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Wildlife of Whistler | 11 Animals to Look Out For

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There are hundreds of reasons to visit Whistler in the summer. The adrenaline pumping activities, the beautiful mountain views, and the long lazy lake days are just a few. But one of the best reasons to stop by is to get to know some of our local wildlife. Being located on the edge of so much pristine mountain wilderness, Whistler is blessed with tons of iconic native wildlife.

From black bears to horned toads, cougars to hoary marmots, there are endless cute (and not so cute) creatures to spy around Whistler. Here’s a few of our favourites to key an eye out for while you’re visiting – and a few tips on living in harmony with our furry (and feathery) friends.

What Animals Live in Whistler?

There are many, many native species in Whistler that are fascinating in their own right.  But let’s face it, it’s the cute fluffy ones that get the most attention. Here’s a few of the most sought-after, and fascinating animals you might spot in Whistler.

  • Hoary Marmots

These little cuties are very special in Whistler – so special we named the whole town after them. Hoary marmots live in the high alpine and above the treeline in Whistler. You’ll often hear them before you see them. In fact it’s their distinct whistling sound that gave Whistler mountain (and later the town) it’s name.

You’re most likely to spot a marmot on the summer hiking trails on Whistler and Blackcomb, in boulder fields or alpine meadows. They’re fast though, and run to burrows when they’re scared, so keep your distance.

  • Pikas 

    Mountain pike on a rock carrying flowers

    If we are lucky, one day we’ll get a peak at the elusive Pika. (Image: Wikipedia)

Another adorable resident of Whistler, pikas are tiny relatives of rabbits, but even cuter. They’re pretty elusive, but you might be lucky enough to spot one in the high alpine. And the further you are from other people, the more chance you have of encountering the cute little face and enormous ears of a pika.

Even if you don’t encounter a Pika in the flesh, you’ll likely ski down Pika’s traverse in winter – or hike up it through the incredible snow walls in summer.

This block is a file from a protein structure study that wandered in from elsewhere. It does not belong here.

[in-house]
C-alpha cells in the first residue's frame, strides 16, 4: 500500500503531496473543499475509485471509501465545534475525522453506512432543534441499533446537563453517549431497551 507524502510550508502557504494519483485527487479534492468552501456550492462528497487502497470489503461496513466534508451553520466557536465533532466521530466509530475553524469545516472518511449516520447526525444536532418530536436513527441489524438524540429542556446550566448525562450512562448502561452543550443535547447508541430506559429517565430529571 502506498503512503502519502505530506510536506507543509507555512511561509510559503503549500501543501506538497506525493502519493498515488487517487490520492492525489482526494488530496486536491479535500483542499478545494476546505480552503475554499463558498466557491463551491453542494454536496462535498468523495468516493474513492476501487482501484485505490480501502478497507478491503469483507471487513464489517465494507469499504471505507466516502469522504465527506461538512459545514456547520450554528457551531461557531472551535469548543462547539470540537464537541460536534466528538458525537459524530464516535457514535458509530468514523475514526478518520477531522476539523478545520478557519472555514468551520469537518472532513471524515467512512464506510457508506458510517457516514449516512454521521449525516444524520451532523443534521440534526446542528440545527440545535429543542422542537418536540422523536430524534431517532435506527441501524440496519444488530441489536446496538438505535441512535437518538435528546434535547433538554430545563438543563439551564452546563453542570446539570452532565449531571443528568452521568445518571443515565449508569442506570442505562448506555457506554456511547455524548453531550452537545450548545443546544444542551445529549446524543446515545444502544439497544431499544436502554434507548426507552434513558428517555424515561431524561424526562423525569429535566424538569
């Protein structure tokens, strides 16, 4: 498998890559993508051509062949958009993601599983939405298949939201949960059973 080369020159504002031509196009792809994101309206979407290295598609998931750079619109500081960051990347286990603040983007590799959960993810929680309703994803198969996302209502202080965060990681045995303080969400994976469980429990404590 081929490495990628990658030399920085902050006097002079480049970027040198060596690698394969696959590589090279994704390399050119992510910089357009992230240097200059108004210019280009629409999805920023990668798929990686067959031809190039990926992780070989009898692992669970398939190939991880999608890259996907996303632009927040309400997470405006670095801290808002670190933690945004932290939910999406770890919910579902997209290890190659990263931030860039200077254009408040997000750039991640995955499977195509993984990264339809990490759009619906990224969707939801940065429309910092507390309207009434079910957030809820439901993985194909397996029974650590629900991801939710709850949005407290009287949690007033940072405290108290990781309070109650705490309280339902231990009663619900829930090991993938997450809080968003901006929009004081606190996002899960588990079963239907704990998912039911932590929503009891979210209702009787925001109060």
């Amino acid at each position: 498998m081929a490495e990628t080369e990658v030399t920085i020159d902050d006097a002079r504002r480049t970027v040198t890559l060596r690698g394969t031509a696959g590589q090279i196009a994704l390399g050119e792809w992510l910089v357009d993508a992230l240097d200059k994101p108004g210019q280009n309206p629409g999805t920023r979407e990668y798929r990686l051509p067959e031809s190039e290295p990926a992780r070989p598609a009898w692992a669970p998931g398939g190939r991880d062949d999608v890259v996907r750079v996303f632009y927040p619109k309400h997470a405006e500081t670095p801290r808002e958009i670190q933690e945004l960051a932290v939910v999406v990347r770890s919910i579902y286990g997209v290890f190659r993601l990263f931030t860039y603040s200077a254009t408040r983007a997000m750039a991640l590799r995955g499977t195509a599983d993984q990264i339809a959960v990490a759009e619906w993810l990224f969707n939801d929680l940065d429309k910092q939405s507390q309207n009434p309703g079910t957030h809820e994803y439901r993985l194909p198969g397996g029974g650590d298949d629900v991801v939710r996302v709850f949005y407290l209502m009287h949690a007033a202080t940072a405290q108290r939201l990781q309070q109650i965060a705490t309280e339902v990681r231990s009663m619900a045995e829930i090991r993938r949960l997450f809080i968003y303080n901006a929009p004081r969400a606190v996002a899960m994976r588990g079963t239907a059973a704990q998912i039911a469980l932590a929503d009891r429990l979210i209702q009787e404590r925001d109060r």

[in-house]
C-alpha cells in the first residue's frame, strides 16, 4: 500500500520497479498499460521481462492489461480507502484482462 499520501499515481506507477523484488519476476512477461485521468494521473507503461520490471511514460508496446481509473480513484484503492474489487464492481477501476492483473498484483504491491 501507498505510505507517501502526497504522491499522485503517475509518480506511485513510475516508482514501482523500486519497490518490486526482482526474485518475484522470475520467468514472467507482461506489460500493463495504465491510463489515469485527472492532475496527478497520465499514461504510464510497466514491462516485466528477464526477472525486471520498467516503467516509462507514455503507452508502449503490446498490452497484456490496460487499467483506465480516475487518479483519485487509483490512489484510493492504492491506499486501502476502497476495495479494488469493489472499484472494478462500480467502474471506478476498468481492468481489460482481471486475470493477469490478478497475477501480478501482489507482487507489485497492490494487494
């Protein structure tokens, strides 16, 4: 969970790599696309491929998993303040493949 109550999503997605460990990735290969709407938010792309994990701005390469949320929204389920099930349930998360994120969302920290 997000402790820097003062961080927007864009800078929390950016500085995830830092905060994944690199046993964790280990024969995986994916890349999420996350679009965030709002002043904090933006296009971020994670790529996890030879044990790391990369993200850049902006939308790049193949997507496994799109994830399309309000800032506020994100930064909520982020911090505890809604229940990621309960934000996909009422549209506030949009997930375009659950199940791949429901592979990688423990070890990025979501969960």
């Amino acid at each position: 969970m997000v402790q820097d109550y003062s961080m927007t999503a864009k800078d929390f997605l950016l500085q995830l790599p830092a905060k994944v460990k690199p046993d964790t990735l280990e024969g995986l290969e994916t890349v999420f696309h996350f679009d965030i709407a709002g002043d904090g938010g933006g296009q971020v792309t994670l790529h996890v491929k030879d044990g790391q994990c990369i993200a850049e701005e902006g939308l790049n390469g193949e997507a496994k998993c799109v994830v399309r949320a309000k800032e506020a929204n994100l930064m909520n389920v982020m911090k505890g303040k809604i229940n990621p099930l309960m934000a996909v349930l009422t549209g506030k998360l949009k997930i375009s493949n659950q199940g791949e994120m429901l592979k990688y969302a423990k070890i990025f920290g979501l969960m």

• Bobcats

One of the most shy four-legged residents of Whistler is the bobcat. 2-3 times larger than a domestic cat, they have distinctive tufts on their ears and a short (or bobbed) tail. While they look cute, it’s best to keep your distance as they aren’t comfortable around humans.

While bobcats very rarely attack humans, they can be come into conflict with pets. So if you see one, keep your dogs on a leash, and back away slowly and never approach closer to take a photograph or a closer look.

  • Beavers

Of course, Canada’s most iconic critter can be found in Whistler too. Beavers are universally loved over here – and no surprise, because they’re amazing animals. Their dams can completely change rivers and lakes, and they’re known as a “keystone species” because they are so important for the survival of other wildlife.

If you want to spot a beaver in Whistler, spend some time by one of Whistler’s lakes – Alpha Lake and Nita Lake both have resident beaver population. Or take a float down the River of Golden Dreams. Even if you don’t spy a beaver, you’ll be sure to see the effects of their ingenious construction efforts.

  • Cougars

Cougars are maybe the one animal you don’t want to spot in Whistler. Also known as mountain lions, these solitary predators are one of the biggest cats in the world. Luckily for us, they mainly eat deer and other smaller mammals. Also luckily for us, cougars prefer to stay up in the mountains, and are very rarely seen in Whistler.

If you do happen to come across a cougar, stay calm and back away slow. Never run, as sudden movements might provoke an attack. And don’t worry – this is one wildlife encounter you’re very unlikely to have in Whistler.

  • Bears